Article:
CARLISLE, Pa. — Tony Schiano said last week that he plans to retire as the head of Giant Food here, which has been one of the few truly bright spots in the recent history of Ahold's U.S. operations. He will be succeeded by Carl Schlicker, who is currently executive vice president, sales and marketing.
In an interview with SN following the announcement, Schiano reflected on the changes in the industry, the success of Giant Food and its EDLP format, and the day in 2003 that he pulled his car over to the side of the road to dial into a conference call where he learned of the accounting scandal that nearly destroyed Ahold.
A 34-year veteran of Ahold-owned chains, Schiano said he reacted with “shock and disbelief” at the news, told to him by then-head of U.S. operations Bill Grize, that sister company U.S. Foodservice had vastly overstated its profits.
“You could have knocked me over with a feather,” he said.
The intense forensic accounting that followed “was unbelievable,” Schiano said. “A lesser company would not have survived.”
Ahold did shed several of its assets in the wake of that scandal, including the Bruno's and Bi-Lo chains in the Southeast, and it recently put U.S. Foodservice on the block along with Tops, the Buffalo-based chain that Schiano also oversaw for the past three years as CEO of Giant.
He said he thinks a bit too much blame was placed on Cees van der Hoeven, the former Ahold CEO, and Michael Meurs, Ahold's former chief financial officer, who both resigned in the wake of the scandal.
“I'm sure they did some things in retrospect people will say were not the smartest thing to do, but I don't think that was what brought it down,” he said. “We have since learned there was some heavy-duty fraud going on.”
During his time in the network of chains that have been a part of Ahold — starting with Stop & Shop in 1973 — Schiano said he has witnessed enormous changes in both the competitive climate and the consumer's approach to food shopping.
“The industry has always been competitive within its own traditional ranks, but now it's been bombarded from all sides,” he said. “There's the supercenter phenomenon, club, dollar stores, hard discounters — everybody else is adding food to help drive frequency and trips.”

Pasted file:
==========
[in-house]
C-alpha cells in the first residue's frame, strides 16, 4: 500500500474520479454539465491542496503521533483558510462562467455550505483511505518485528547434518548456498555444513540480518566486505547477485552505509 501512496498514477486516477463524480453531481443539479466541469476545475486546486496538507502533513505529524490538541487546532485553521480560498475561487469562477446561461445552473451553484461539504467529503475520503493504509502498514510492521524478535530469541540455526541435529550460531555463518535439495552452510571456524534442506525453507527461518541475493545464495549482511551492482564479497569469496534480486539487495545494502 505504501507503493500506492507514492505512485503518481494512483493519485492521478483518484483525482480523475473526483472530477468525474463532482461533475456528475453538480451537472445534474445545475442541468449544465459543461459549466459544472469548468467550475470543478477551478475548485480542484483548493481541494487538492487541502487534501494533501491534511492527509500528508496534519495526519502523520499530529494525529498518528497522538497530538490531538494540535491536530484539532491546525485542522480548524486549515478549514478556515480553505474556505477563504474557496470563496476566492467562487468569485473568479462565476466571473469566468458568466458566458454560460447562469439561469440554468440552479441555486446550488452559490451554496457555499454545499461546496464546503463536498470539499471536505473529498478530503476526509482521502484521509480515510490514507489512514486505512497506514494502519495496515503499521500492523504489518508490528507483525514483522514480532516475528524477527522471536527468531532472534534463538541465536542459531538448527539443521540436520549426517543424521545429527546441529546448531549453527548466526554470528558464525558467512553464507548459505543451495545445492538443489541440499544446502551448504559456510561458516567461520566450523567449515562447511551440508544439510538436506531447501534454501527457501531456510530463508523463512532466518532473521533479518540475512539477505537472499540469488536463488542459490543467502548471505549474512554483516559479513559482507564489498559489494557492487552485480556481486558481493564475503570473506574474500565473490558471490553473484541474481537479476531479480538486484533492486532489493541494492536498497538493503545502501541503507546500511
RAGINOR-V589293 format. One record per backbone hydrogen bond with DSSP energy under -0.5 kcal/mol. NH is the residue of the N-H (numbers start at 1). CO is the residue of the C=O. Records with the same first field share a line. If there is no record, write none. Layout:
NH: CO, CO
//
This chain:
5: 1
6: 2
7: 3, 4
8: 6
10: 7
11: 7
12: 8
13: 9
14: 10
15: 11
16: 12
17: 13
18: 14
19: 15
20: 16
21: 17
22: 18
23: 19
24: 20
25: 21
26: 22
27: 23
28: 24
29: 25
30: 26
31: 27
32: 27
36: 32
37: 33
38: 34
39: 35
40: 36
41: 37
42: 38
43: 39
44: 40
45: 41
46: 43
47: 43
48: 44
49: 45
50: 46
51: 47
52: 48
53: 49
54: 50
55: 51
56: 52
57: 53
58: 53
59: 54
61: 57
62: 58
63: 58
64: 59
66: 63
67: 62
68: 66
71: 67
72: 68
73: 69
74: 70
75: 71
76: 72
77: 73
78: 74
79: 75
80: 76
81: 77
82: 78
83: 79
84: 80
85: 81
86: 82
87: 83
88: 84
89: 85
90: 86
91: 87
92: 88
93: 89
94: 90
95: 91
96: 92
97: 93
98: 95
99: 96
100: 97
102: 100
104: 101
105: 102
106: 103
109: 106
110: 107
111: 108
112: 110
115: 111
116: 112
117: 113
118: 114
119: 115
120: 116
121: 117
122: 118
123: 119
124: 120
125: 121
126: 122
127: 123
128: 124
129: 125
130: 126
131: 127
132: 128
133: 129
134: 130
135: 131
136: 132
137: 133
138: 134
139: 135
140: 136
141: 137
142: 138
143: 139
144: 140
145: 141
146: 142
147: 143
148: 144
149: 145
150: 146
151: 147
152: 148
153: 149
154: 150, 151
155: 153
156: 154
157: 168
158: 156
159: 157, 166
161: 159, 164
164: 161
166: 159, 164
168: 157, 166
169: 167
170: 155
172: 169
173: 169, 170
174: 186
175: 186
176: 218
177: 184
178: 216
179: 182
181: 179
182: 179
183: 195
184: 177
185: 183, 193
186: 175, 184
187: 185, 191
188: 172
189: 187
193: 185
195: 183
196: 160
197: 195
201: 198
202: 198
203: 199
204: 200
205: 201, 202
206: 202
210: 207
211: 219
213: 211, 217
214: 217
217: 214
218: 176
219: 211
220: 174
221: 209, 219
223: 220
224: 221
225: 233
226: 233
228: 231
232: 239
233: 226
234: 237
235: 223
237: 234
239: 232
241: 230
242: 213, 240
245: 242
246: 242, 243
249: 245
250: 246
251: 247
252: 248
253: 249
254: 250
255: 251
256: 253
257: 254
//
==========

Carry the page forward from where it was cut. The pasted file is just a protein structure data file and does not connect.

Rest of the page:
He said he sees the high-end players like Whole Foods and the low-end players like Aldi converging toward the middle, where traditional supermarkets still have an edge, given their wide range of offerings and their ability to leverage consumer insights.
“We have all the amenities already,” he said. “The only way these discounters or these organics players are going to be successful is if we allow them to be successful.
“At Giant, we have natural and organic sections that are quite extensive, we have fuel stations, we have prepared foods, and we have extended the variety and capability in all the fresh departments. We have differentiated ourselves, and given shoppers no reason to go anywhere else.”
He credited his staff and the relationship the banner has with its customers for the chain's success. He also said the success of the chain in part can be attributed to its stable management environment — he is just the fifth CEO in the chain's 84-year history.
Communicating value is one of the things Giant has always excelled at, he said. The chain has been an EDLP operator for 35 years, and successfully introduced its BonusCard program under Schiano's watch in 2000, an event he cited as one of the highlights of his 10-year career as CEO of the chain.
“We have a relationship of trust with our customers,” he said. “They see that we do have low prices, and they expect them, and we haven't really broken that bond. It takes a long time to gain a reputation like that, but once you've got it, you can really grow your business on it.”
He said the efforts to incorporate Tops under the Giant-Carlisle umbrella were impeded by the fact that the two banners operate under different pricing formats — Tops is a high-low operator, and Schiano said the differences are difficult to overcome. Tops was already under pressure from the difficulty it had incorporating an Ahold acquisition in the Cleveland area, and sales in upstate New York were basically flat.
Sales at the remaining Tops, after the sale of the stores in northeast Ohio, have stabilized and are profitable as a group, he said.
“We think that someone with some commitment on a local, entrepreneurial basis will have a nice grocery business up there,” he said, adding that he doesn't anticipate a sale to occur for the next several months. The stores have “attracted interest from all sides,” he added.
Schiano said he had always planned to retire in his late 50s, and this seemed like a good time “to go out on top of my game.”
Giant-Carlisle has seen same-store sales gains for the past 10 years, he said, and the chain has doubled its store count to 143 and tripled its volume under his watch.
Schiano held several operations and human resources positions at Stop & Shop before first joining Giant-Carlisle in 1981 as vice president, human resources. He left to work for Edwards Super Foods Stores and Bi-Lo before returning to Giant-Carlisle in 1997.
He plans to stay through March 15 to assist in the transition, while Schlicker, a 20-year Ahold veteran, will take over the CEO duties Feb. 1.